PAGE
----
they that night. And they ate, and feasted, and
spent the night in mirth and tranquillity. And
the time came that they should sleep, and Pwyll
and Rhiannon went to their chamber.
next morning at the break of day, "My Lord,"
said Rhiannon, "arise and begin to give thy
gifts unto the minstrels. Refuse no one to-day
that may claim thy bounty." "Thus shall
it be gladly," said Pwyll, "both to-day
and every day while the feast shall last."
So Pwyll arose, and he caused silence to be proclaimed,
and desired all the suitors and the minstrels
to show and to point out what gifts were to their
wish and desire. And this being done, the feast
went on, and he denied no one while it lasted.
And when the feast was ended, Pwyll said unto
Hefydd, "My Lord, with thy permission I will
set out for Dyfed to-morrow." "Certainly,"
said Hefydd, "may Heaven prosper thee. Fix
also a time when Rhiannon may follow thee."
"By Heaven," said Pwyll, "we will
go hence together." "Willest thou this,
Lord?" said Hefydd. "Yes, by Heaven,"
the next day, they set forward towards Dyfed,
and journeyed to the palace of Narberth, where
a feast was made ready for them. And there came
to them great numbers of the chief men and the
most noble ladies of the land, and of these there
was none to whom Rhiannon did not give some rich
gift, either a bracelet, or a ring, or a precious
stone. And they ruled the land prosperously both
that year and the next.
And in the third year the nobles of the land began
to be sorrowful at seeing a man whom they loved
so much, and who was moreover their lord and their
foster-brother, without an heir. And they came
to him. And the place where they met was Preseleu,
in Dyfed. "Lord," said they, "we
know that thou art not so young as some of the
men of this country, and we fear that thou mayest
not have an heir of the wife whom thou hast taken.
Take therefore another wife of whom thou mayest
have heirs. Thou canst not always continue with
us, and though thou desire to remain as thou art,
we will not suffer thee." "Truly,"
said Pwyll, "we have not long been joined
together, and many things may yet befall. Grant
me a year from this time, and for the space of
a year we will abide together, and after that
I will do according to your wishes. So they granted
it. And before the end of a year a son was born
unto him. And in Narberth was he born; and on
the night that he was born, women were brought
to watch the mother and the boy. And the women
slept, as did also Rhiannon, the mother of the
boy. And the number of the women that were brought
into the chamber was six. And they watched for
a good portion of the night, and before midnight
every one of them fell asleep, and towards break
of day they awoke; and when they awoke, they looked
where they had put the boy, and behold he was
not there. "Oh," said one of the women,
"the boy is lost?" "Yes,"
said another, "and it will be small vengeance
if we are burnt or put to death because of the
child." Said one of the women, "Is there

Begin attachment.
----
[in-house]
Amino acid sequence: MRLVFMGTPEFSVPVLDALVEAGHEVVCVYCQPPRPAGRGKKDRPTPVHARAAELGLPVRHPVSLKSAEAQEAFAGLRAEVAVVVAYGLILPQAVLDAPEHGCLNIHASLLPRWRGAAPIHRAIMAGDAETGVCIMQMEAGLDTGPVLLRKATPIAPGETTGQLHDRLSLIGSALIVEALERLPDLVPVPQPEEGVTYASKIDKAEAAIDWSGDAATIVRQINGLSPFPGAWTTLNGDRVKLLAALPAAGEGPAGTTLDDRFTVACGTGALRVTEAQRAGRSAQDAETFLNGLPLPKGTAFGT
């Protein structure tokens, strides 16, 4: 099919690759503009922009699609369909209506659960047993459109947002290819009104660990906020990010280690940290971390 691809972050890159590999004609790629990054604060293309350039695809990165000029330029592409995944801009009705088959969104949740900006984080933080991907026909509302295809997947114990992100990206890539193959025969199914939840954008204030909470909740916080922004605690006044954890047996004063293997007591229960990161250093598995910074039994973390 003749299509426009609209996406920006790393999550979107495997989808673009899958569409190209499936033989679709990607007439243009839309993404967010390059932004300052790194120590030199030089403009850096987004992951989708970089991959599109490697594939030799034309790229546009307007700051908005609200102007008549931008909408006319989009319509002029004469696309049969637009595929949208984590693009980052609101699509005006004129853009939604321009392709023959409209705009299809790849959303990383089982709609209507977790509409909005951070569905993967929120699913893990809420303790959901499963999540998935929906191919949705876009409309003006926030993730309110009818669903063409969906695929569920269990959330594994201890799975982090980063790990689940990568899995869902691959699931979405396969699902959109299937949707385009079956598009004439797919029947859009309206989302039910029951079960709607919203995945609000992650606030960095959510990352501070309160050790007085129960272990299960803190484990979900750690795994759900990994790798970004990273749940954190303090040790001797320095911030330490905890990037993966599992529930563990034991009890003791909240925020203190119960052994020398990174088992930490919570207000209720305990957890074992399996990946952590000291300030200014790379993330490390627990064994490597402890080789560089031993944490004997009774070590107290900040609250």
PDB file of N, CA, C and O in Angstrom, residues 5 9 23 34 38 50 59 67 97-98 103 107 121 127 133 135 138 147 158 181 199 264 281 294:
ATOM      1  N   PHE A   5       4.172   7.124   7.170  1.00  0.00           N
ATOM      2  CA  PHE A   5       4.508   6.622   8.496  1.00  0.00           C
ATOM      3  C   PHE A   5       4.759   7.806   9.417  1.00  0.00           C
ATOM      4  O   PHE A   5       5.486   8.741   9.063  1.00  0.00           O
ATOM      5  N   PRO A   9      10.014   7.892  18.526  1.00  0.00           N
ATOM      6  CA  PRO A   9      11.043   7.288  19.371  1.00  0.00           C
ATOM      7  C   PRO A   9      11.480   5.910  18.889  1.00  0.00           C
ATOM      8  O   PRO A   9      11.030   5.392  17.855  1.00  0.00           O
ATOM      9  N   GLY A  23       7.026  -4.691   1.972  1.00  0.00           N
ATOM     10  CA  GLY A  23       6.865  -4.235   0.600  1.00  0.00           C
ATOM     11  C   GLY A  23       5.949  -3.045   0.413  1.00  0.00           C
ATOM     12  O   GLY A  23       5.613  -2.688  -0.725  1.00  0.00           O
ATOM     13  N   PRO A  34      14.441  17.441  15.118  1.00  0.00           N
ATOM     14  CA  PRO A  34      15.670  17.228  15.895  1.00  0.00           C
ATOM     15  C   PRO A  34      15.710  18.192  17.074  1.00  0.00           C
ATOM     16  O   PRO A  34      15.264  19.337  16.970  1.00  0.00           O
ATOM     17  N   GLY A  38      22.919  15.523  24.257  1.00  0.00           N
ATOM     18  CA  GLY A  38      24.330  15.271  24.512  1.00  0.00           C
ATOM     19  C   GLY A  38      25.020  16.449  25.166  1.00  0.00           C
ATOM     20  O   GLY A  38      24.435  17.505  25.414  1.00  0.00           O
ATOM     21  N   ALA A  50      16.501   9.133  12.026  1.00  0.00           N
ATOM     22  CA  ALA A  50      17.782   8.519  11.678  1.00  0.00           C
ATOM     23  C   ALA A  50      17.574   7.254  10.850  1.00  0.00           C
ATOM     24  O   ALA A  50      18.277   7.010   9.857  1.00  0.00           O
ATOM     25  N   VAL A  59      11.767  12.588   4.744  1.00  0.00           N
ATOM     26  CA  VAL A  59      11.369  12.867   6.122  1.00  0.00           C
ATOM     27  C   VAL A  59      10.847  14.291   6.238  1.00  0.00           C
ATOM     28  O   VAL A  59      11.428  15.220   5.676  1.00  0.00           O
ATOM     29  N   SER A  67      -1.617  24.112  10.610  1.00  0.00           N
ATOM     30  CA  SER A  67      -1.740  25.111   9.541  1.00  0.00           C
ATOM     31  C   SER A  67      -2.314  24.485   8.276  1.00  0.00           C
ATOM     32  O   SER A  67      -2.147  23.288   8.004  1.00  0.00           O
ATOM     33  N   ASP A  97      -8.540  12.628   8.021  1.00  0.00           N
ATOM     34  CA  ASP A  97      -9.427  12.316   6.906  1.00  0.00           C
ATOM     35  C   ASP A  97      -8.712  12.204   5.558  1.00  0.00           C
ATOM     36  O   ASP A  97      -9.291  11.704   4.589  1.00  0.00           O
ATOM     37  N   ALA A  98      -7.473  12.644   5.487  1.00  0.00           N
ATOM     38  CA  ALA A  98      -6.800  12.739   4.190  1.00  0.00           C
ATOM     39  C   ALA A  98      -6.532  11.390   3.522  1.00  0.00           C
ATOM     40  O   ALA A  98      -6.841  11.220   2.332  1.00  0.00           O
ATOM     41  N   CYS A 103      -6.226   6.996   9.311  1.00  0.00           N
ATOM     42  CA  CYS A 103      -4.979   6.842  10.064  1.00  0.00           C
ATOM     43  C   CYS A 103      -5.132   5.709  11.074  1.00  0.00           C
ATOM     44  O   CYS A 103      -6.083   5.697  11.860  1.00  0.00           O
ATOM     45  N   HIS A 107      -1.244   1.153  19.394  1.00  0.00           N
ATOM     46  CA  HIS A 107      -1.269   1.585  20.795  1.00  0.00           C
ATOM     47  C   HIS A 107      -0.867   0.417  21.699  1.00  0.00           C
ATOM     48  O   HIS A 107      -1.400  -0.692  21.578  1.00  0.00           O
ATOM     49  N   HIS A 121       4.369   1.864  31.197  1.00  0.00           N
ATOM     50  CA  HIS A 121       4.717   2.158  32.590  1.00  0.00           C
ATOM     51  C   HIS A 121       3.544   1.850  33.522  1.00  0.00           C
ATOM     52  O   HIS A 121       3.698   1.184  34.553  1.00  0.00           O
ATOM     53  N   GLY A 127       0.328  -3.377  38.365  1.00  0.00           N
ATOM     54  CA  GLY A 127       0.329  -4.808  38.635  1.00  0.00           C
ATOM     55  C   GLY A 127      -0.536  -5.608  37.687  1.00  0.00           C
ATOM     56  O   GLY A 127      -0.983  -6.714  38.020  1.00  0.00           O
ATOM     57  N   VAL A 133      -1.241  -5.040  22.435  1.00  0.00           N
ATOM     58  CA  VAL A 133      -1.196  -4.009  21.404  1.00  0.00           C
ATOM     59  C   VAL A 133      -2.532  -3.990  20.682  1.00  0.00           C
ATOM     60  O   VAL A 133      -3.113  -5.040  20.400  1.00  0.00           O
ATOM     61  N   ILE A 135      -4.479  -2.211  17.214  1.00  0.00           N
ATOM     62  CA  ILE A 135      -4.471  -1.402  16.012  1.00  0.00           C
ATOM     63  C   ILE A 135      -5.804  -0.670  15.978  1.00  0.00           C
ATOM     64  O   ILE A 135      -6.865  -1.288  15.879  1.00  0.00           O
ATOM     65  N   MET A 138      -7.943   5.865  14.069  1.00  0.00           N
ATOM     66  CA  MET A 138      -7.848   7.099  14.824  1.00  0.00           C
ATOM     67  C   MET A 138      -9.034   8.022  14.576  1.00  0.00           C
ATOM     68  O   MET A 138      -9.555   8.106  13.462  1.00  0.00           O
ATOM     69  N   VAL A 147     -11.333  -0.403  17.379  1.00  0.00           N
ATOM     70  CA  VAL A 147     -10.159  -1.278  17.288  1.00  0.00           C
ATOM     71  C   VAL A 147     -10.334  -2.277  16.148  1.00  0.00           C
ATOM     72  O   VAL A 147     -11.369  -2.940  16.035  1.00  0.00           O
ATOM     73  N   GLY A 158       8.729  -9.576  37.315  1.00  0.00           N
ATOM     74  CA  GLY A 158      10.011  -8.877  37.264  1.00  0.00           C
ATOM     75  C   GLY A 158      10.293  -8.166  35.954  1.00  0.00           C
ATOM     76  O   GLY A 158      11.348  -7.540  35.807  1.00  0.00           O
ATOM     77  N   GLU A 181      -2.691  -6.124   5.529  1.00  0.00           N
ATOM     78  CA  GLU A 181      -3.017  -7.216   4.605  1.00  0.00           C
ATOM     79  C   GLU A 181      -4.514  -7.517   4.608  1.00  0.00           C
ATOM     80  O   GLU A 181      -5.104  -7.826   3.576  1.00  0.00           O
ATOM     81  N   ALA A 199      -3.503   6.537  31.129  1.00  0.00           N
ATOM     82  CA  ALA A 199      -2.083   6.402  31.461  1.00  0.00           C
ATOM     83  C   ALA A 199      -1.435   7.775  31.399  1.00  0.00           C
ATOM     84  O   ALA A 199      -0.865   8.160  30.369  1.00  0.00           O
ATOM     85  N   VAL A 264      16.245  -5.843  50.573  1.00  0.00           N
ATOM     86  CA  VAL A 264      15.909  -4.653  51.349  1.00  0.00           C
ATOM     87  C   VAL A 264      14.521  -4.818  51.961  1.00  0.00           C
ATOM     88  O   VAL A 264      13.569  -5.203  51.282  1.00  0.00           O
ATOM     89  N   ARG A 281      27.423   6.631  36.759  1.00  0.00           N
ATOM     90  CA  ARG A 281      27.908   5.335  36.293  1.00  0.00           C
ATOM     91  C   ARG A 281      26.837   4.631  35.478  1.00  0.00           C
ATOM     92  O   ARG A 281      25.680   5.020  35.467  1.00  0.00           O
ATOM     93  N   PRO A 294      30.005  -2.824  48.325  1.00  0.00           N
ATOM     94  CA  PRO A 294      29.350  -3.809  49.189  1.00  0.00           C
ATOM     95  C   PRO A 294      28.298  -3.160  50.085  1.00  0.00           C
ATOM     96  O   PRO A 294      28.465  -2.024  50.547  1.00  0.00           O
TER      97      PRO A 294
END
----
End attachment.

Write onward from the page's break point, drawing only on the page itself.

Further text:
any counsel for us in the world in this matter?"
"There is," answered another, "I
offer you good counsel." "What is that?"
asked they. "There is here a stag-hound bitch,
and she has a litter of whelps. Let us kill some
of the cubs, and rub the blood on the face and
hands of Rhiannon, and lay the bones before her,
and assert that she herself hath devoured her
son, and she alone will not be able to gainsay
us six." And according to this counsel it
was settled. And towards morning Rhiannon awoke,
and she said, "Women, where is my son?"
"Lady," said they, "ask us not
concerning thy son, we have nought but the blows
and the bruises we got by struggling with thee,
and of a truth we never saw any woman so violent
as thou, for it was of no avail to contend with
thee. Hast thou not thyself devoured thy son?
Claim him not therefore of us." "For
pity's sake," said Rhiannon; "the Lord
God knows all things. Charge me not falsely. If
you tell me this from fear, I assert before Heaven
that I will defend you." "Truly,"
said they, "we would not bring evil on ourselves
for any one in the world." "For pity's
sake," said Rhiannon, "you will receive
no evil by telling the truth." But for all
her words, whether fair or harsh, she received
but the same answer from the women.
Pwyll the chief of Annwvyn arose, and his household,
and his hosts. And this occurrence could not be
concealed, but the story went forth throughout
the land, and all the nobles heard it. Then the
nobles came to Pwyll, and besought him to put
away his wife, because of the great crime which
she had done. But Pwyll answered them, that they
had no cause wherefore they might ask him to put
away his wife, save for her having no children.
"But children has she now had, therefore
will I not put her away; if she has done wrong,
let her do penance for it."
Rhiannon sent for the teachers and the wise men,
and as she preferred doing penance to contending
with the women, she took upon her a penance. And
the penance that was imposed upon her was, that
she should remain in that palace of Narberth until
the end of seven years, and that she should sit